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  Editorial Issue 92, January 2011   
To Cork or not to Cork?To Cork or not to Cork?  Contents 
Issue 91, December 2010 Follow DiWineTaste on Follow DiWineTaste on TwitterIssue 93, February 2011

To Cork or not to Cork?


 For wine producers, as well as for the lovers of the beverage of Bacchus, the object put at the top of bottle's neck and sealing it, with the purpose of keeping intact its precious content until the moment it will be poured on a glass, seems to be still today a crucial matter. A critical matter, cause of endless polemics as well as endless prejudices. Of course, we are talking about cork, that small cylinder traditionally made of the homonymous material that with its presence reassures consumers about the quality of wine, as if it were more important than the content of the bottle. It's no use denying this: despite many years have passed since the introduction of alternative closures, there is still today a strong prejudice about their use. And not only from consumers: even producers seem to be sensible to this subject, most of the times for traditional and cultural matters, as well as of proud, instead of technical reasons.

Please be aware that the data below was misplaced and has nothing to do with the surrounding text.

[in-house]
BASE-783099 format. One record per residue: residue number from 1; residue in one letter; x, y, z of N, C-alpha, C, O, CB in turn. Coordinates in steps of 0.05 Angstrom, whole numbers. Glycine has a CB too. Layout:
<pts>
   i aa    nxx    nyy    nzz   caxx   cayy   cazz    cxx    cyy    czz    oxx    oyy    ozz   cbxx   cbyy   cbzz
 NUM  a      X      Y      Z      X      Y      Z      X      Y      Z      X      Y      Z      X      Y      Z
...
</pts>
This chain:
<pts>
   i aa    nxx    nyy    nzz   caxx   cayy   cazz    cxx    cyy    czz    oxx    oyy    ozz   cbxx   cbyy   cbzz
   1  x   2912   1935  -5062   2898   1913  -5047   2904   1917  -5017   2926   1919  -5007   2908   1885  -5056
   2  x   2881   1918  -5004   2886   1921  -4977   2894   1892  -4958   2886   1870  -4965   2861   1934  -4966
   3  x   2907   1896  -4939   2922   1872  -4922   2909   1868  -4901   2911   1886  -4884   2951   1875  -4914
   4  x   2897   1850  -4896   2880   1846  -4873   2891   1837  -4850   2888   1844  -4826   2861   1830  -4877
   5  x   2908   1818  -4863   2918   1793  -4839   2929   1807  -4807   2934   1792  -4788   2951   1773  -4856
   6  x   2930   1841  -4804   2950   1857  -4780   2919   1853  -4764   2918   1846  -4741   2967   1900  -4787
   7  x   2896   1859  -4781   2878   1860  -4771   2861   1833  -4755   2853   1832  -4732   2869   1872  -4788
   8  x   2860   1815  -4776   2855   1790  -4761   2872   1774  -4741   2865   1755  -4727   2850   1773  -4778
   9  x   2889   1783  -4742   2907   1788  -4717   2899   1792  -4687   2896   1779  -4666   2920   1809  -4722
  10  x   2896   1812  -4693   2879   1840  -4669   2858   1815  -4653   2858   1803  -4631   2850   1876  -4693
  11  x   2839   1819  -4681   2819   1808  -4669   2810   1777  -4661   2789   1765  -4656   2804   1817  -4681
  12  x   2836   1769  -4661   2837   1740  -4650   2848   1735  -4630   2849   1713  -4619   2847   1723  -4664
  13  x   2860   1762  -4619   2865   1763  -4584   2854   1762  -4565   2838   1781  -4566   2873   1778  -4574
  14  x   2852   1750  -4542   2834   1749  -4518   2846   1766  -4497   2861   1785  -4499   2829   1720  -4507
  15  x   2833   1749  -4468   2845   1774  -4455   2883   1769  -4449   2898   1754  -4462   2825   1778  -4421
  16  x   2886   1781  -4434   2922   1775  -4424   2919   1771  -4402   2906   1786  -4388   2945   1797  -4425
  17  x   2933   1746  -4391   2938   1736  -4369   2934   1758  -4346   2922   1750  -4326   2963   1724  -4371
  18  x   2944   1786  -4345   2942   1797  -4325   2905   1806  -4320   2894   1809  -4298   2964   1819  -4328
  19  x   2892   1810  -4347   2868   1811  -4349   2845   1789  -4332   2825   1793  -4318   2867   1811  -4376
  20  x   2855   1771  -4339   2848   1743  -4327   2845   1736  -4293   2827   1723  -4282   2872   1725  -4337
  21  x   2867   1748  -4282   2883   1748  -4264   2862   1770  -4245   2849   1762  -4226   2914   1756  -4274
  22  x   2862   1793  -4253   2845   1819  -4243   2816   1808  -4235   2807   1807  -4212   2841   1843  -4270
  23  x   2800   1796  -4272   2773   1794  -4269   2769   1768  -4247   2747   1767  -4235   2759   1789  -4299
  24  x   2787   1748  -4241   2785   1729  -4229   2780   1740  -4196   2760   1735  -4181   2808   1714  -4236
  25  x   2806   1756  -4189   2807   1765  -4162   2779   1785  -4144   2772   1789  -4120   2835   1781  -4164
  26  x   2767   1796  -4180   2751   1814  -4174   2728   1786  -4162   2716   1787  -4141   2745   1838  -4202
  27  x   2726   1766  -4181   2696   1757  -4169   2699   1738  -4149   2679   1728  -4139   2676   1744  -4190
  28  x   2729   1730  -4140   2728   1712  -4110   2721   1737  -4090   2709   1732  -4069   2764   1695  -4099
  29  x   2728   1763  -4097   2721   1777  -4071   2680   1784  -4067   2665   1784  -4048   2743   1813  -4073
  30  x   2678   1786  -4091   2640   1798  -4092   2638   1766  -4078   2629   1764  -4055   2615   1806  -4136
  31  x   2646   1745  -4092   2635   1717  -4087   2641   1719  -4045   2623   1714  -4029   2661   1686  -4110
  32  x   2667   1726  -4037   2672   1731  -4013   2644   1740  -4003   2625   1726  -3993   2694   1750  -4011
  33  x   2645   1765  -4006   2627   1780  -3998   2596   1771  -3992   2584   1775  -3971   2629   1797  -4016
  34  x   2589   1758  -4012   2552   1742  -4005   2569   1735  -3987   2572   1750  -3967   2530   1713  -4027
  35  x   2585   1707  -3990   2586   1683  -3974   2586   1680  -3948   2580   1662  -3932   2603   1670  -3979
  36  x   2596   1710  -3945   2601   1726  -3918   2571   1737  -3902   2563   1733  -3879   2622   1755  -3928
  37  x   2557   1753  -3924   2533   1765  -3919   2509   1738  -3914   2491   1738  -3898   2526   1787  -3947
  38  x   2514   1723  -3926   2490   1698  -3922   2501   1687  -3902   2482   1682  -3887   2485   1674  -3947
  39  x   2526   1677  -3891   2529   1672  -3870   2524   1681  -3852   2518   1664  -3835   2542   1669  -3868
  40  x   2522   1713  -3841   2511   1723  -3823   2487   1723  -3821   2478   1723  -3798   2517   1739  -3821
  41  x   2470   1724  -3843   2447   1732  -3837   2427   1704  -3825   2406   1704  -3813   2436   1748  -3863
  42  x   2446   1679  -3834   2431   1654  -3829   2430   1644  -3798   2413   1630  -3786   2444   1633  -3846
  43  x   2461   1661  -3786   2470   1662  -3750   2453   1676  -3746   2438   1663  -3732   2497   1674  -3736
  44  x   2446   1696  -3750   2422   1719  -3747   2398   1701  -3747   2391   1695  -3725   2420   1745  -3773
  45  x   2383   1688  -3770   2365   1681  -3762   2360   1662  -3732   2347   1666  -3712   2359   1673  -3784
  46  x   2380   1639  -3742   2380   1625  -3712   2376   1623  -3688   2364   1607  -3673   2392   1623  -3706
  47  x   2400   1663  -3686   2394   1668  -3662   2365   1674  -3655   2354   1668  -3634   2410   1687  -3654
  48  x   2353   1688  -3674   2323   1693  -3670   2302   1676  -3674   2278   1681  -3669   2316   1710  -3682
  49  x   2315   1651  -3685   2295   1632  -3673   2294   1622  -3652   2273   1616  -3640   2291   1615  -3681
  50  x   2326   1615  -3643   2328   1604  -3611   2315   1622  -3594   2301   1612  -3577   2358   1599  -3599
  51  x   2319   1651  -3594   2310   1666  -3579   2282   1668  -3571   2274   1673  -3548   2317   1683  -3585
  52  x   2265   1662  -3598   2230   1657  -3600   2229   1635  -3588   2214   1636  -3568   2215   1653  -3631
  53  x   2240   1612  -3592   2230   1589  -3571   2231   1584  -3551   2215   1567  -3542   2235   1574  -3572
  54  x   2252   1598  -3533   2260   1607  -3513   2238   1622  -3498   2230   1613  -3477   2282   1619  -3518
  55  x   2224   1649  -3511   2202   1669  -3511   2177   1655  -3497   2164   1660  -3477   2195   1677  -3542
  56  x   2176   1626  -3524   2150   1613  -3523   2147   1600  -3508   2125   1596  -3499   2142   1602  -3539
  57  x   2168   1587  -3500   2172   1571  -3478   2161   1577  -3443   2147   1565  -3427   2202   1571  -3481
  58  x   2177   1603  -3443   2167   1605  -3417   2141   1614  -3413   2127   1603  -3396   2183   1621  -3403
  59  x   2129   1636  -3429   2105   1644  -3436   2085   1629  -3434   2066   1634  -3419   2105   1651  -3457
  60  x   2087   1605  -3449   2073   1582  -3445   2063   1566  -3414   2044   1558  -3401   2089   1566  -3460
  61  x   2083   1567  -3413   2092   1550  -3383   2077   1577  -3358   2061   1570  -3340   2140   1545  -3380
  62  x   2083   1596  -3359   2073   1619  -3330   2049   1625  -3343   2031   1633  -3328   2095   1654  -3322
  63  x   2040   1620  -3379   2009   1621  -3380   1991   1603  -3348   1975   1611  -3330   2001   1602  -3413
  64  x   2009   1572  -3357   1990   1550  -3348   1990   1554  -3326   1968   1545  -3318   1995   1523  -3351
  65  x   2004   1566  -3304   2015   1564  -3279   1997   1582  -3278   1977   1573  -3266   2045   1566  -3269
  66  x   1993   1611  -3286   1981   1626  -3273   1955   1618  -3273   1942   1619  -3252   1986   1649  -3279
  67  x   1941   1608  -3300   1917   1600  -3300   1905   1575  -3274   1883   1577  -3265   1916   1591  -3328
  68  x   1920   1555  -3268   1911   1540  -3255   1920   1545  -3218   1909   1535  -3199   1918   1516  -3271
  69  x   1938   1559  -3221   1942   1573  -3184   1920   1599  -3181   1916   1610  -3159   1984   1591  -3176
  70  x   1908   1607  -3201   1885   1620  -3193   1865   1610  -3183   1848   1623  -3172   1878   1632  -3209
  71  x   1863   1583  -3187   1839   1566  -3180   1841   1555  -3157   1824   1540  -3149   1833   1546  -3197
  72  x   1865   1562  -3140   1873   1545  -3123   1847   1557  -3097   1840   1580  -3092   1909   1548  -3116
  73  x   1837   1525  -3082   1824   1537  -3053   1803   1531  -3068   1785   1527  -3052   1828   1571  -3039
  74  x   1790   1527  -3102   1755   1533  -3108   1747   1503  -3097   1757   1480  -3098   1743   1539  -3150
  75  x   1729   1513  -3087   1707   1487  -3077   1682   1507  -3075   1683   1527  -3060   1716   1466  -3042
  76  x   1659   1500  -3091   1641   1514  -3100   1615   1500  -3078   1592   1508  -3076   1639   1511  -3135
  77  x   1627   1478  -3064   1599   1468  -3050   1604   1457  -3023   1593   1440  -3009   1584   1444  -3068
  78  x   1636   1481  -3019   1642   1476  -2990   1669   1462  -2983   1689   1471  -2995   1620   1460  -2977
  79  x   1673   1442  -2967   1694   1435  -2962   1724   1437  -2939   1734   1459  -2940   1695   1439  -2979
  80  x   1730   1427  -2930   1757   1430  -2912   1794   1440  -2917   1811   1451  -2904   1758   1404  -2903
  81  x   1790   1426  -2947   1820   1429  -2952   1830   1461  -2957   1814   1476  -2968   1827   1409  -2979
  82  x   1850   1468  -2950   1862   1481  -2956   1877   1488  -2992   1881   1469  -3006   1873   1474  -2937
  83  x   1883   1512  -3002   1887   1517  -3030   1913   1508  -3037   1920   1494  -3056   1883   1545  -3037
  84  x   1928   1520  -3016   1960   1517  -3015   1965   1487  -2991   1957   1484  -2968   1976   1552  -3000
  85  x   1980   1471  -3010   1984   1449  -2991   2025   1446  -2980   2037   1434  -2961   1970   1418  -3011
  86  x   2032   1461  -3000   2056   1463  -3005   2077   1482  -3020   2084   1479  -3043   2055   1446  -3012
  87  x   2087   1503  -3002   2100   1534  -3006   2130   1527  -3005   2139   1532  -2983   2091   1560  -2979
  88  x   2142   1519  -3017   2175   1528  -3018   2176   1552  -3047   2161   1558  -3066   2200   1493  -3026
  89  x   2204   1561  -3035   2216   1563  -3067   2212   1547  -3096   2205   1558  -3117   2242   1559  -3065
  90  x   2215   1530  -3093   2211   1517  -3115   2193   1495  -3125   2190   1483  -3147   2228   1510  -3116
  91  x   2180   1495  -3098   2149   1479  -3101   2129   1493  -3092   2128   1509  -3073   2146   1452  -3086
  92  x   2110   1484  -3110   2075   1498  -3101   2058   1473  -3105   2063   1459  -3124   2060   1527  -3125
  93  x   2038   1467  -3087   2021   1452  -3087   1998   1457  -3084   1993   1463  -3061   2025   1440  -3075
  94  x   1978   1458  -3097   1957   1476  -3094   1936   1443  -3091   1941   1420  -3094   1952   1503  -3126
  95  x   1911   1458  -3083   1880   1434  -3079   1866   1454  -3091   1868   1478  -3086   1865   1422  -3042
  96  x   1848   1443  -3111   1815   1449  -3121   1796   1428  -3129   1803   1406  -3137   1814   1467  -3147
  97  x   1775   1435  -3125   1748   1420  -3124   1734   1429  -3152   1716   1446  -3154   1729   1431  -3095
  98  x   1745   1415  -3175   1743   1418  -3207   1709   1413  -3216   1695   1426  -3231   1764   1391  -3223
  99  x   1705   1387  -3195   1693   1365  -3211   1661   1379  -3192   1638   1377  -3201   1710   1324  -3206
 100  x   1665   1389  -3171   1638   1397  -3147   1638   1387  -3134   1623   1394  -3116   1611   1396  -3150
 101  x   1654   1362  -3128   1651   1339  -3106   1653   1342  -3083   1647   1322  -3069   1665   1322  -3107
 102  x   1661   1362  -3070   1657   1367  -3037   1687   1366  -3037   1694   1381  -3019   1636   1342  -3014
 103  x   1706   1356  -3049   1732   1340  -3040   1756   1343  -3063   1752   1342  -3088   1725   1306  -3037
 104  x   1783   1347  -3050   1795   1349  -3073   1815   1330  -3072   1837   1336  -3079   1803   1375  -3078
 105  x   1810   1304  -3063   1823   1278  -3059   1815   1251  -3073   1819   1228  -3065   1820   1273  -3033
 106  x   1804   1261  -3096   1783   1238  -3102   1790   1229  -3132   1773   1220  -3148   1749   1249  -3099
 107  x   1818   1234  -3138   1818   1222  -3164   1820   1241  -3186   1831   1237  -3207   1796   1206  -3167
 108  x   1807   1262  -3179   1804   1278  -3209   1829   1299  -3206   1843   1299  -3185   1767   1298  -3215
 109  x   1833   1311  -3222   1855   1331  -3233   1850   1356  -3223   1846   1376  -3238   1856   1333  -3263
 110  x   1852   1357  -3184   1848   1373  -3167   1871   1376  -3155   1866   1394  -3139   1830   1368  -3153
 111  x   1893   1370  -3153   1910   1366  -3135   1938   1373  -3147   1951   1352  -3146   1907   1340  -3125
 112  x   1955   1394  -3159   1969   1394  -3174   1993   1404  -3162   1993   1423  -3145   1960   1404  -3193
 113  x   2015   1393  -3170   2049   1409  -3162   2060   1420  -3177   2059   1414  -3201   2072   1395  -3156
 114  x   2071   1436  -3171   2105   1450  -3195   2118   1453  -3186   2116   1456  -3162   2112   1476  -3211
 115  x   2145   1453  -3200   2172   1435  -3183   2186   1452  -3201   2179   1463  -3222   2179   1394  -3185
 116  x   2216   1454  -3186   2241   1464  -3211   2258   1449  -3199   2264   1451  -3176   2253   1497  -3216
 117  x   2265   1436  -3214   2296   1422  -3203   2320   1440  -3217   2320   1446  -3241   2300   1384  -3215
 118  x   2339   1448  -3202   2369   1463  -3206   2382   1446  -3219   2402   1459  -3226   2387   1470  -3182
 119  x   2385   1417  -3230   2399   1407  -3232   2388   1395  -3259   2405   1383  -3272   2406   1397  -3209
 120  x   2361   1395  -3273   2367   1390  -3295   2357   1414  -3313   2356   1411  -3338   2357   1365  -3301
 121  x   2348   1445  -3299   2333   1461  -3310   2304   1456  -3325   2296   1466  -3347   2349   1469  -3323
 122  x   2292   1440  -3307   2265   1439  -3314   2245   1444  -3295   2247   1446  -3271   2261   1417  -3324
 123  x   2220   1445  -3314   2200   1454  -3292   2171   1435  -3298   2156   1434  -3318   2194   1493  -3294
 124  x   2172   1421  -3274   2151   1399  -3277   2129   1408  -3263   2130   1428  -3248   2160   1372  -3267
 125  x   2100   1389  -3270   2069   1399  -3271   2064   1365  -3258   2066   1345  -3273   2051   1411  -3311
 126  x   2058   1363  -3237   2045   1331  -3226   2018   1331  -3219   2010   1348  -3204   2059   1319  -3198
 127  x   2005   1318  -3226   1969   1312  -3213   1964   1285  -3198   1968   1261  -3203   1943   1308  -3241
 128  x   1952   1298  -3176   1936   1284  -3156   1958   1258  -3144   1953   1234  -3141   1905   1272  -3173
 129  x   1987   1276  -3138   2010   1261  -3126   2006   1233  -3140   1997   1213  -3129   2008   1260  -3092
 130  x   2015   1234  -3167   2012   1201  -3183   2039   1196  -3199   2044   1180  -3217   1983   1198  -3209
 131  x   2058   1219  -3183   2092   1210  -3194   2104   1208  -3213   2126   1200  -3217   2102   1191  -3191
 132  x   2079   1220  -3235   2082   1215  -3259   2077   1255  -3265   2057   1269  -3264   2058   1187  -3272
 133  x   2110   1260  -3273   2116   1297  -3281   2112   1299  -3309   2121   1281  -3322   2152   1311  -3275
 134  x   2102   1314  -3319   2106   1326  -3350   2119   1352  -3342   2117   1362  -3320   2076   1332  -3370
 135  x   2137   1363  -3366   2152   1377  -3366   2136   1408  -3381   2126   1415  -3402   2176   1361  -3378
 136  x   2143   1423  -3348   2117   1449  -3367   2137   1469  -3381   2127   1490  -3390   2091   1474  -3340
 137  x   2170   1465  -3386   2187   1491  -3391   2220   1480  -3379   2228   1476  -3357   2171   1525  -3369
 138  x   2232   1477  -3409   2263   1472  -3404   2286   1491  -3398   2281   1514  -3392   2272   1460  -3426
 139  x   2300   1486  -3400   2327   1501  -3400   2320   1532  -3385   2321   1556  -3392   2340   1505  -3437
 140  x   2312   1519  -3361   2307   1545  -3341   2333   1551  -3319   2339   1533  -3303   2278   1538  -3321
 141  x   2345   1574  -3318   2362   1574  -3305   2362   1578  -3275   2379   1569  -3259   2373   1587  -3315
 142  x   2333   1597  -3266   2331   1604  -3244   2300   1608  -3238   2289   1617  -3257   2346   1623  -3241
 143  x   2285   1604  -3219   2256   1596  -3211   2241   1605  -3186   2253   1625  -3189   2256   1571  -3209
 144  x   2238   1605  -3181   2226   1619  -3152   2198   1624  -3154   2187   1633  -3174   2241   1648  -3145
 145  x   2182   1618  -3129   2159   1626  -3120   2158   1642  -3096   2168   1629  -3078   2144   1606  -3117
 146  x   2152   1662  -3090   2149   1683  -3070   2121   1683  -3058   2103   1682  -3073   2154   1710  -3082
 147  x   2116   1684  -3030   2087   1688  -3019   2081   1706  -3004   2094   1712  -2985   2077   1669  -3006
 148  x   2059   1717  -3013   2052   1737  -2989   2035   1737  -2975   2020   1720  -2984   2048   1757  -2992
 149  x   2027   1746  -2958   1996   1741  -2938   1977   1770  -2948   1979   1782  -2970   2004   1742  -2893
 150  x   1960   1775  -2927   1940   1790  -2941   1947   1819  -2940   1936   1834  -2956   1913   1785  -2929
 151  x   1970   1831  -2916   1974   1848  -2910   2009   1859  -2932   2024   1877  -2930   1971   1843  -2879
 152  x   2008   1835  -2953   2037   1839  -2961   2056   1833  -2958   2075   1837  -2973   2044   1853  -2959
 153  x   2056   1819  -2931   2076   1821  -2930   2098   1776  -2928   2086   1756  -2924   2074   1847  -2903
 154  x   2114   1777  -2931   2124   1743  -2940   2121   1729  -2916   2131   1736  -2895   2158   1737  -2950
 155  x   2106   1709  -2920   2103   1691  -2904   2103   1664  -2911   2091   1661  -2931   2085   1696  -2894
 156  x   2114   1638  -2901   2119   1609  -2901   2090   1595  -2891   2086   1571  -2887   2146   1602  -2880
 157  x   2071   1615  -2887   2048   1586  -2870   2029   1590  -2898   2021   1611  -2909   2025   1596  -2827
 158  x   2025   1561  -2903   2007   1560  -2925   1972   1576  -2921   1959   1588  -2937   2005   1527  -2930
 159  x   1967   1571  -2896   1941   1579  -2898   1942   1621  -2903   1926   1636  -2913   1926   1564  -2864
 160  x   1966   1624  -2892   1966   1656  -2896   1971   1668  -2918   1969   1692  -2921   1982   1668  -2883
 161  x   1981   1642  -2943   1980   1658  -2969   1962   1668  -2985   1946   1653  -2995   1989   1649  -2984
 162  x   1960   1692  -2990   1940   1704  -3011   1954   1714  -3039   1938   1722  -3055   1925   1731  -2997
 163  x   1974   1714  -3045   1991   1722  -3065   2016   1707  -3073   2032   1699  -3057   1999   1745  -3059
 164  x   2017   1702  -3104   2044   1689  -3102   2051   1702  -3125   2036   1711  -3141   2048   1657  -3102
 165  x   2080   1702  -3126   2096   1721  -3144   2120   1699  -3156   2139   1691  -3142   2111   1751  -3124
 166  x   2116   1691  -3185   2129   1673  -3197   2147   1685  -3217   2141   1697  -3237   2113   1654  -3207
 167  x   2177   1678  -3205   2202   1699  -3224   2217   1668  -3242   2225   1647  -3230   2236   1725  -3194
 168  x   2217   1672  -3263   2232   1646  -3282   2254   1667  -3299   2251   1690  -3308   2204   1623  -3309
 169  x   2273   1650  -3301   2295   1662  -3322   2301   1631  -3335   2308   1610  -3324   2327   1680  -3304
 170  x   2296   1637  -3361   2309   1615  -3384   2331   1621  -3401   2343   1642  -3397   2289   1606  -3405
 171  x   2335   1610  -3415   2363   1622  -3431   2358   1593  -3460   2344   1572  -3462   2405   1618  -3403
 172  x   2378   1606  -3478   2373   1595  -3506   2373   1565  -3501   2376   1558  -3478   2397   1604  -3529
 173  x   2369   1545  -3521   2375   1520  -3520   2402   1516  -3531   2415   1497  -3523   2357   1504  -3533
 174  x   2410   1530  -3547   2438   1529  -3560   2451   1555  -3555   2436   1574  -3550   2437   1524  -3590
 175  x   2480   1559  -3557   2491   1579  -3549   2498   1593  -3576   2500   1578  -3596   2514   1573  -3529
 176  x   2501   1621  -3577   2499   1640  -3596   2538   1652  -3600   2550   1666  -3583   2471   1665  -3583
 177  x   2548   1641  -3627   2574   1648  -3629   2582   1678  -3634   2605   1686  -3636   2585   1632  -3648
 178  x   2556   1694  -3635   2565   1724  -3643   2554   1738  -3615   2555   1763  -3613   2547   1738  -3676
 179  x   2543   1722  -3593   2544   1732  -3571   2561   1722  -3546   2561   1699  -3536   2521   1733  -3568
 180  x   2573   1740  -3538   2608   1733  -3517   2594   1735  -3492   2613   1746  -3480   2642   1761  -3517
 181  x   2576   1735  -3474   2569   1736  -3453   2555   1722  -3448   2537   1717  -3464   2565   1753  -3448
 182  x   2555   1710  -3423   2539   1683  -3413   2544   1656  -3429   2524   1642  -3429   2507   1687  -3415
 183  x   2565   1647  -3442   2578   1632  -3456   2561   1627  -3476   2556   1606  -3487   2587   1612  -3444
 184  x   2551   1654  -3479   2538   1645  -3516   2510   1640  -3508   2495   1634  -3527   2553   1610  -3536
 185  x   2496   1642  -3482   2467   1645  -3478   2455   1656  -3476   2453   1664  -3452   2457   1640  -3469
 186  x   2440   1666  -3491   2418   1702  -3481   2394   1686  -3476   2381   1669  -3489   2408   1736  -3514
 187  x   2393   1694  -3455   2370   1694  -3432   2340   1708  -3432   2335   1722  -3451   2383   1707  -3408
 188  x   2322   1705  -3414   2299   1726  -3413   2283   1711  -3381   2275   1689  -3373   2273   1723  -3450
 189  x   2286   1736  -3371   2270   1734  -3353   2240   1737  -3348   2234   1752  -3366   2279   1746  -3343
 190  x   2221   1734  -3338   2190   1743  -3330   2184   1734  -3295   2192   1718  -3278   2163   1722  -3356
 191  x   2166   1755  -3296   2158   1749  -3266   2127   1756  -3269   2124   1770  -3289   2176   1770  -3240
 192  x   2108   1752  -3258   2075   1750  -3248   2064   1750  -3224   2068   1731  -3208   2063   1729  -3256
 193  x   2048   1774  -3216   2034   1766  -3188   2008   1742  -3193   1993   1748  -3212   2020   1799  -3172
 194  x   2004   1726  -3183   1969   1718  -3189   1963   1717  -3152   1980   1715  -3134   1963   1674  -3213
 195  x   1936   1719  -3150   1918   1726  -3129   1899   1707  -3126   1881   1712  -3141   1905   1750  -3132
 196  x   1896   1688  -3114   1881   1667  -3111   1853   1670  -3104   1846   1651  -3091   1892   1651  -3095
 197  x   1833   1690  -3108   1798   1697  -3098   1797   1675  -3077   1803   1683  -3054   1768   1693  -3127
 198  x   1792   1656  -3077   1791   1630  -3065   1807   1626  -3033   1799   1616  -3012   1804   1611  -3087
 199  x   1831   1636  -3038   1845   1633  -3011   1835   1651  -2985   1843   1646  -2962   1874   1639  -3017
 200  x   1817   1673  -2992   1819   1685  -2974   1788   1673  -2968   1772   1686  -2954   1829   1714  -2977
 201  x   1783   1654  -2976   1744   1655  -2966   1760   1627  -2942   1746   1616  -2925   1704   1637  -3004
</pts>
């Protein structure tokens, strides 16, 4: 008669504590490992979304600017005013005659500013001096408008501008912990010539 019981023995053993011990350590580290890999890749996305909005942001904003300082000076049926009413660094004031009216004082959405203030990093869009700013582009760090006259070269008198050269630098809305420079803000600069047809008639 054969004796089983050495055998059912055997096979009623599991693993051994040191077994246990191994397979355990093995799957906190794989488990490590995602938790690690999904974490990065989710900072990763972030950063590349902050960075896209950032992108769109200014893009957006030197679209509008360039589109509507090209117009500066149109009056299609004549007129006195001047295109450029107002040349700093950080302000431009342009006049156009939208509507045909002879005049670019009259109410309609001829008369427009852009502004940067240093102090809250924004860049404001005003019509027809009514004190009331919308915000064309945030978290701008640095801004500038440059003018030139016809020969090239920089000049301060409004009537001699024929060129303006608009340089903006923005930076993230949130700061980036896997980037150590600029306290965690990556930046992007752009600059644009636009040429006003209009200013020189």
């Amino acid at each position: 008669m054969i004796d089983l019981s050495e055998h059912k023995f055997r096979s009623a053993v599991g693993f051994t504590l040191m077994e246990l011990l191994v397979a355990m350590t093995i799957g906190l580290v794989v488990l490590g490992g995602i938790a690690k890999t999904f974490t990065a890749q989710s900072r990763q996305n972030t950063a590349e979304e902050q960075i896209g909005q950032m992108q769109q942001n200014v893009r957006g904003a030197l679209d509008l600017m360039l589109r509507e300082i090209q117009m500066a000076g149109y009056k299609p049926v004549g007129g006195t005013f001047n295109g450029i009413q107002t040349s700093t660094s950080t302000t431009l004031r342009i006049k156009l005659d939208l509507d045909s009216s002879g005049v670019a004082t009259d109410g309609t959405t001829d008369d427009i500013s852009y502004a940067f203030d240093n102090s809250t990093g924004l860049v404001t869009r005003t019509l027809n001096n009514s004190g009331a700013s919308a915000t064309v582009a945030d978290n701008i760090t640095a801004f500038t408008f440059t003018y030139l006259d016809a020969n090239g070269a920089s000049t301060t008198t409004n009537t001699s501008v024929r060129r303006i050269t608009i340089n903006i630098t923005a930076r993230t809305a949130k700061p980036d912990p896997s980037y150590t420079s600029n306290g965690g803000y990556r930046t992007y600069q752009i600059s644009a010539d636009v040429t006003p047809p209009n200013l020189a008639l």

There is one point in which we do agree on: cork closure certainly is more attracting and romantic than a cold cylinder made of synthetic material. Aesthetic and sentimental matters apart, we should also keep on mind cork closure however hides an insidious danger that - in a second - it is capable of destroying the magic of a moment: the annoying cork taint. This fault is produced by the Armillaria mellea fungus - a parasite of cork tree and in case it develops in a cork closure, it produces a chemical compound with the not reassuring name 2,4,6-trichloroanisole - TCA, in short - and responsible for the disgusting smell and taste. Industries involved in the production of cork closures try to limit the development of this fungus by adopting specific treatments, however its presence is hardly detectable and one realizes about its presence only when the “damage has been done” and it is then too late. A damage not to be taken lightly as the estimates of bottles damaged by cork taint is about 7%, with peaks of 15%.